An incident took place inside the RCMP detachment in Lac Biche, Alberta, about 200 kilometres north of Edmontn on September 13, 2001. The officers had just begun their morning shift when the assault occured around 7:15a.m. Andrew Clyburn, 33, had been arrested hours earlier after being involved in a bar fight believed he was being released when he was led down the jail corridor by Constable Desmond Sandboe, a nine year verteran with the RCMP.  A video recorded Contable Sandboe lunging at his victim and smashing his head against a wall and then pummmeling him repeatedly.  The video is silent so it is unknown whether Clyburn said anything to Constable Sandboe before the incident. The video also shows two men standing and watching as the RCMP officer was beating Clyburn.

Constable Sandboe was initally charged with assault causing bodily harm but crown could not prove the injuries were from the constable as Clyburn could have sustained the wound in a bar fight the night before. Constable Sandboe pled guilty to aggravated assault, was suspended without pay and the RCMP was undertaking a code of conduct investigation, as reported by Tony Blais in the Edmonton Sun .

Ian Tomlinson was violently shoved by a police officer during the G20 in London protest on April 2009.
The footage was taken by a business man Christopher La Jaunie with his own compact digital camera. If it was not for this video, Tomlinson’s death would have been swept under the rug. The family would not have known that Ian Tomlinson was stuck by a baton and shoved by a police officer, Simon Harwood.

It was only after the release of this video when Tomlinson’s death was investigated as a criminal inquiry.

The video shot by Chritopher La Jaunie released by the Guardian

Police Beat Teenage Black Girl for Riding Bike
In this video, police beat a teenage black girl for riding her bike on the sidewalk in Millville, PA. Apparently one of the officers, Carlos Drogo, maced himself while trying to take in the girl for riding her bike on the sidewalk and became angry and started punching her. Stevenson was riding her bicycle on the sidewalk of North 2nd Street when Drogo, in his patrol car, pulled alongside her. What happened next is now the subject of a lawsuit in Superior Court in which Stevenson alleges Drogo beat her while she was in custody. The officer denies the charges. Drogo resigned from the police force last fall and Stevenson has since been found guilty of resisting arrest. The city of Millville released two videos recorded on cameras in police cruisers at the scene.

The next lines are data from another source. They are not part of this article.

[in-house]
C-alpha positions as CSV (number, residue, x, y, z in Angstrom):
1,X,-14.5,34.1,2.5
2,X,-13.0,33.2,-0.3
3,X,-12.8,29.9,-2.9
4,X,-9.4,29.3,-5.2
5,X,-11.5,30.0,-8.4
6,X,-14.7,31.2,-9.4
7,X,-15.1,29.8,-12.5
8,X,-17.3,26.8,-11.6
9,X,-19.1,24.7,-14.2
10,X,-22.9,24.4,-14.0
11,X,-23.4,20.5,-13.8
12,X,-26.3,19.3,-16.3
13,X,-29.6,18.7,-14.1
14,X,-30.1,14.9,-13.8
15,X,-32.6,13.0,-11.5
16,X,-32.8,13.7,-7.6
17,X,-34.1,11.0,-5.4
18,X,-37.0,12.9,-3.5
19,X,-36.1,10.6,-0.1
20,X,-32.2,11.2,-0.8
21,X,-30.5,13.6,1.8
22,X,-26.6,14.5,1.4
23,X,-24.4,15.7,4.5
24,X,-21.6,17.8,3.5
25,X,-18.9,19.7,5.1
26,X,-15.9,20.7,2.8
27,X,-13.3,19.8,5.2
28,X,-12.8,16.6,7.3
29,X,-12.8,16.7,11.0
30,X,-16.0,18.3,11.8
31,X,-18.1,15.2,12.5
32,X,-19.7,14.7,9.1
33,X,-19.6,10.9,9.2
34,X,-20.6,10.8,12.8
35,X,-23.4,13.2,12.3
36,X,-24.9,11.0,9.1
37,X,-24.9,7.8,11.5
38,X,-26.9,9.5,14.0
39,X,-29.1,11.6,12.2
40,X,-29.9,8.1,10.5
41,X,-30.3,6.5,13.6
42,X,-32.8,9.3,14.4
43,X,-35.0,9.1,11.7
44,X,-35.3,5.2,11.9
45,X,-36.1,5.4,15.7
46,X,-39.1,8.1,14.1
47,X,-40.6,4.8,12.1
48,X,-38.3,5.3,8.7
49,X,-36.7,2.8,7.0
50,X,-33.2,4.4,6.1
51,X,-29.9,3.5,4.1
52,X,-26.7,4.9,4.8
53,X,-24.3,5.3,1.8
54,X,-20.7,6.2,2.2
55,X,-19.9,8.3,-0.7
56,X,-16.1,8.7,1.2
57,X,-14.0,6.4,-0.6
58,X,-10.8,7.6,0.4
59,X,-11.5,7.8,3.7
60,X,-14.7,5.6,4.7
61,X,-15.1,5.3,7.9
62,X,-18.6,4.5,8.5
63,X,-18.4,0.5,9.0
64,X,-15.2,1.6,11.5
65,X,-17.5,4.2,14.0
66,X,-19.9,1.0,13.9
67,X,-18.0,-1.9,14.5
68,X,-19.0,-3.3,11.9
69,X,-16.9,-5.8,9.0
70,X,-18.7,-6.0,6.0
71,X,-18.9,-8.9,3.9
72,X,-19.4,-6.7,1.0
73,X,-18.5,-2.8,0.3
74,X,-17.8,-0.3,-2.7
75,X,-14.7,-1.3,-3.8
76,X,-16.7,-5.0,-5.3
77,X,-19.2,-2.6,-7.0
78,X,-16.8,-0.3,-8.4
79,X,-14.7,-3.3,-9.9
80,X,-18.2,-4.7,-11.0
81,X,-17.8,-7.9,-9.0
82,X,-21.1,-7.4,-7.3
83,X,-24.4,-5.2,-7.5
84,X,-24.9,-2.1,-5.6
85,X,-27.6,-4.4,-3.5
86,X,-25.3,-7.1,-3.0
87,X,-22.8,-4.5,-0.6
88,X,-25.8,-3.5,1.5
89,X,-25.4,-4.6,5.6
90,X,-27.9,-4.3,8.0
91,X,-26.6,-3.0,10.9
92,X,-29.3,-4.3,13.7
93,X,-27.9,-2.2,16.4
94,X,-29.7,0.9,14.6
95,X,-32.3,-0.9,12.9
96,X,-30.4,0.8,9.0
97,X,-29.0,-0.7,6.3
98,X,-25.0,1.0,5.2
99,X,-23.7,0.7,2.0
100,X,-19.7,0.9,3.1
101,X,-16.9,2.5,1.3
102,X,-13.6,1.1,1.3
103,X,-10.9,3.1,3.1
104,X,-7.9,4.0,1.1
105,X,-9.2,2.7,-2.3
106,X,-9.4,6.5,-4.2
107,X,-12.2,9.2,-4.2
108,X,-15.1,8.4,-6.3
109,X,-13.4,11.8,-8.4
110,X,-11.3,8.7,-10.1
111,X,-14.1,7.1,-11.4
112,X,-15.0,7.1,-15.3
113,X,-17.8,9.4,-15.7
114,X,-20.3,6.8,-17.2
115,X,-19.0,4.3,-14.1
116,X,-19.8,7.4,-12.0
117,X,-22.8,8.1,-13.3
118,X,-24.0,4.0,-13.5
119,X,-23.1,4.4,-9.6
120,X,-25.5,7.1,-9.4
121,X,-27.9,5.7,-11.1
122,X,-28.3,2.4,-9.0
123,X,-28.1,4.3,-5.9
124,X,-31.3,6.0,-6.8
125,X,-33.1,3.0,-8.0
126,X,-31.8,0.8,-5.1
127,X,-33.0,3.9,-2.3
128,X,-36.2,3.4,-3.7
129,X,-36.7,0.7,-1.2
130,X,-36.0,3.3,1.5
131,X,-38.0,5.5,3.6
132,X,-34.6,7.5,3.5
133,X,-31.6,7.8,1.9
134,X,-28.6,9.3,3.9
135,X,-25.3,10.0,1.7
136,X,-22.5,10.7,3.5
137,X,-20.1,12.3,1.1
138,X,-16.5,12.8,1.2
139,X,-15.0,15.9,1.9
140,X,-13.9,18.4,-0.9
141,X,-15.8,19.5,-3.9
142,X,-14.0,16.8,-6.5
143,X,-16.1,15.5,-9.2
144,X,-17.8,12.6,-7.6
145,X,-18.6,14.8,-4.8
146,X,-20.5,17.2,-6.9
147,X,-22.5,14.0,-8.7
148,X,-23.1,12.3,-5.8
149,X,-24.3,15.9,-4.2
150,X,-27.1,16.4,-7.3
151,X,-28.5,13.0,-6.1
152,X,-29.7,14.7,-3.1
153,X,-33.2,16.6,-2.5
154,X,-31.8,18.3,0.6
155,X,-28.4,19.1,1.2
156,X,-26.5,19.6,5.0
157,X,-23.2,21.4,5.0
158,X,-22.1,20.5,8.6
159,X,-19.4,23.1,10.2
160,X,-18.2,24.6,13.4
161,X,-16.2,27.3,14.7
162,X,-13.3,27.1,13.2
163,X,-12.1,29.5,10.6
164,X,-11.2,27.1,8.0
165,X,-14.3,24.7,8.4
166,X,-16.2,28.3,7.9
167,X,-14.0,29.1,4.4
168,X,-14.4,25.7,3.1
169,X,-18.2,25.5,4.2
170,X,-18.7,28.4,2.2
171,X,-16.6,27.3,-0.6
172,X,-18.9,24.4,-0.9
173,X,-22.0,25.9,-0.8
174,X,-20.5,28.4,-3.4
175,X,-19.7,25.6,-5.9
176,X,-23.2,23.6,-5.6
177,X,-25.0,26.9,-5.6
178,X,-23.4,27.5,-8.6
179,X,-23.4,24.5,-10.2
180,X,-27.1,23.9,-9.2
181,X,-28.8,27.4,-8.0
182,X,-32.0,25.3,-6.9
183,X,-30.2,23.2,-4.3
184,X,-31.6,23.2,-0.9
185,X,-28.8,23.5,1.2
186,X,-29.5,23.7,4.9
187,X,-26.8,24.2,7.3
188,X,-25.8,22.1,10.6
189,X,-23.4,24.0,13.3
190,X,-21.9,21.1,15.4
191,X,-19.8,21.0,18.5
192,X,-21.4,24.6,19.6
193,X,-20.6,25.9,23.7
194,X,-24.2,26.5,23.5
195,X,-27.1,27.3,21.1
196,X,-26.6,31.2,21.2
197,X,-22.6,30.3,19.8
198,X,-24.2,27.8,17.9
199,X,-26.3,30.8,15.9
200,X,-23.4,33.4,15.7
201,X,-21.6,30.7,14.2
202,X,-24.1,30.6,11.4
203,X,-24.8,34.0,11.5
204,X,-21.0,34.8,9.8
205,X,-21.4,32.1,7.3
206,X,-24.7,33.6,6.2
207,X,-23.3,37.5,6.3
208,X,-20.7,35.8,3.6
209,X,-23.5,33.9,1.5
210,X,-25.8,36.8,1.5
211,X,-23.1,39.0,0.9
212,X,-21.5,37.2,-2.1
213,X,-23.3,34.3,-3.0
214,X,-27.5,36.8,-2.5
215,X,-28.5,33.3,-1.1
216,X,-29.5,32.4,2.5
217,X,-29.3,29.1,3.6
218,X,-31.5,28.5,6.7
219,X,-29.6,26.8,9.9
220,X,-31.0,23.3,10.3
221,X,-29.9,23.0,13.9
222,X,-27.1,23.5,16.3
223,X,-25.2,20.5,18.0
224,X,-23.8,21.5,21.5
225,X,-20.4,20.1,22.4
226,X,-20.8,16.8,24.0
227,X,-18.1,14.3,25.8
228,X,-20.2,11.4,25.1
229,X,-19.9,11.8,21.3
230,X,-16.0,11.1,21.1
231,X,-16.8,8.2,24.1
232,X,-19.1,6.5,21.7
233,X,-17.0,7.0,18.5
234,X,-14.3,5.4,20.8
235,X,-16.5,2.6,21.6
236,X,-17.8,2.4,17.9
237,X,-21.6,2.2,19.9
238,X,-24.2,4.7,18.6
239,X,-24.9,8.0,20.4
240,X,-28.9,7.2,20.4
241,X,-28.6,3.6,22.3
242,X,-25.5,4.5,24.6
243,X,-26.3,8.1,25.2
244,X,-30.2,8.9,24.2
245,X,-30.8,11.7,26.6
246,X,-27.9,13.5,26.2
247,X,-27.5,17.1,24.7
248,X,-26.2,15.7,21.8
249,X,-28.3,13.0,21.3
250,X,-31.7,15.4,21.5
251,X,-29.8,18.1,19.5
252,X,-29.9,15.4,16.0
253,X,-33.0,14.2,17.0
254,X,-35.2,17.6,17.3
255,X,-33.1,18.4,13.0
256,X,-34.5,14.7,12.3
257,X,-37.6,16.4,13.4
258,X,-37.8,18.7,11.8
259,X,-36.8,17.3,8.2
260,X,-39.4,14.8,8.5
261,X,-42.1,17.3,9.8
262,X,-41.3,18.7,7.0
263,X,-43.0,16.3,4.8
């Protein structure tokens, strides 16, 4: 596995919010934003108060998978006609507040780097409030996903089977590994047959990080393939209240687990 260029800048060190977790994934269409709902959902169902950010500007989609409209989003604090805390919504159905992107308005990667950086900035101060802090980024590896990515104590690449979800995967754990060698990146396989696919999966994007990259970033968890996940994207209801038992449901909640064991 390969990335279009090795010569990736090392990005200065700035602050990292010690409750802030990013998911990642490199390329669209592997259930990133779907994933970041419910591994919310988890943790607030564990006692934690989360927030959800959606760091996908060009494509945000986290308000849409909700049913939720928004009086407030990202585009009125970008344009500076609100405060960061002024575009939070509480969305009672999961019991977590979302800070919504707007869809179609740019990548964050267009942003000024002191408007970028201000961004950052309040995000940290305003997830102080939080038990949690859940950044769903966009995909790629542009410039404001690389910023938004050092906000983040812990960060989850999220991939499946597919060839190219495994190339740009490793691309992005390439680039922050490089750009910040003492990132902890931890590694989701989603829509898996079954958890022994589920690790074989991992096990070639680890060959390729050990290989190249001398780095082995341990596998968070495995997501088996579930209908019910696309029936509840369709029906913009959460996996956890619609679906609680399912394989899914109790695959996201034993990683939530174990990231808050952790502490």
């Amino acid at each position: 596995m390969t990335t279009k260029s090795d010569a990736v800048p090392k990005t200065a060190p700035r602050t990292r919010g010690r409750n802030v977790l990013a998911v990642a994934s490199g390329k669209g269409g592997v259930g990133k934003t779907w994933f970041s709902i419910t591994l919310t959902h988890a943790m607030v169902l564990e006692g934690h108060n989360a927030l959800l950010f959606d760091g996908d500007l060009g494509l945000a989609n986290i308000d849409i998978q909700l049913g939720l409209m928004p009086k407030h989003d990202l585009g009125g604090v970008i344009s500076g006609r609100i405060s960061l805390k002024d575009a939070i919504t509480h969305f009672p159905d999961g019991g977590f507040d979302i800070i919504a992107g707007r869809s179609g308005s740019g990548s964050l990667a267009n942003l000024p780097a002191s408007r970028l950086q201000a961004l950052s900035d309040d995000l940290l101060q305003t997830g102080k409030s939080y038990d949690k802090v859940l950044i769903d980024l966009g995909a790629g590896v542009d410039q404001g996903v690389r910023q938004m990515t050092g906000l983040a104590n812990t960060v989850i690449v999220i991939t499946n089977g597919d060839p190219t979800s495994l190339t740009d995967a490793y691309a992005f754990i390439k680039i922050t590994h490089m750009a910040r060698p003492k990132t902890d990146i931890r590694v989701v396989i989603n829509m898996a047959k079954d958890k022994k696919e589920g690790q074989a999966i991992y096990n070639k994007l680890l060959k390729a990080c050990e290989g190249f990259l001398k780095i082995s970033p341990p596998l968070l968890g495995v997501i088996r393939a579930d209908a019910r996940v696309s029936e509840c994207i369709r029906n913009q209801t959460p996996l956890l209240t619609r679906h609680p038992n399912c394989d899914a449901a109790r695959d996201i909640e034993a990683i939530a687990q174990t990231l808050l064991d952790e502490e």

One of Sir Robert Peel’s main principles was that “the police are the public and the public are the police.” This implied that the police’s ability to perform their lawful duties depended on the public approval of their actions. In the past, it was easy for police officers to attain public approval because masses were not able to see the ‘dark’ side of policing. However, as mans need for technology grew; the ‘dark’ side of policing slowly started to come into the light. This phenomenon significantly increased when camera phones, video camera were first introduced. “Citizens have increasingly had access to privately owned video cameras, allowing them to record police in action and, in many instances, share those recordings with wider audiences” ( Andrew John Goldsmith 2010:914). As a result it has become easier and easier for the masses to see police officers engaging in deviance. This phenomenon has undoubtedly increased accountability, however. The police have found a way around this ‘problem.’ For example, when an officer is seen on video using excessive force, the police argue that the video captured does not show the entire picture. They are keen to point out that the police are there to “protect and serve, not seek and destroy.” I agree that the police are the upholders of society, however. I feel some officers knowingly break laws because they think they are above the law. Some argue that there will always be ‘bad apples’ in policing. However, I feel this premise if fundamentally wrong. History has shown that police subculture ‘breeds’ deviance.

Oscar Grant was an African-American who was fatally shot by a police officer named Johannes Mehserle in Oakland, California. Mehserle was a member of the Bay Area Rapid Transit police department (BART). Grant was shot by the officer while he was on his hands and knees. The officer claimed that it was a mistake and he did not mean to shoot Grant. The officer argued that he mistook his gun for a Taser. A video of the incident surfaced the next day; it showed a man who was on his knees getting wrestled to the ground by two officers. While Grant was on his knees one of the officers, Mehserle, shot him in the back. Mehserle had argued that he was going to Taser Grant because he was resisting. However, the video showed that there was no reason for the officer to deploy his Taser. It was because of this video that Mehserle was charged with murder. As a result Mehserle was forced to resign for his position with the department. When the charges finally went through he was charged with involuntary manslaughter and received two years minus a day. If it was not for the video Officer Mehserle would have been charged because it would have been his word aganist someone else’s.

Goldsmith, A. J. (2010). Policing’s new visibilty. British Journal of Criminology, 50, 914-934.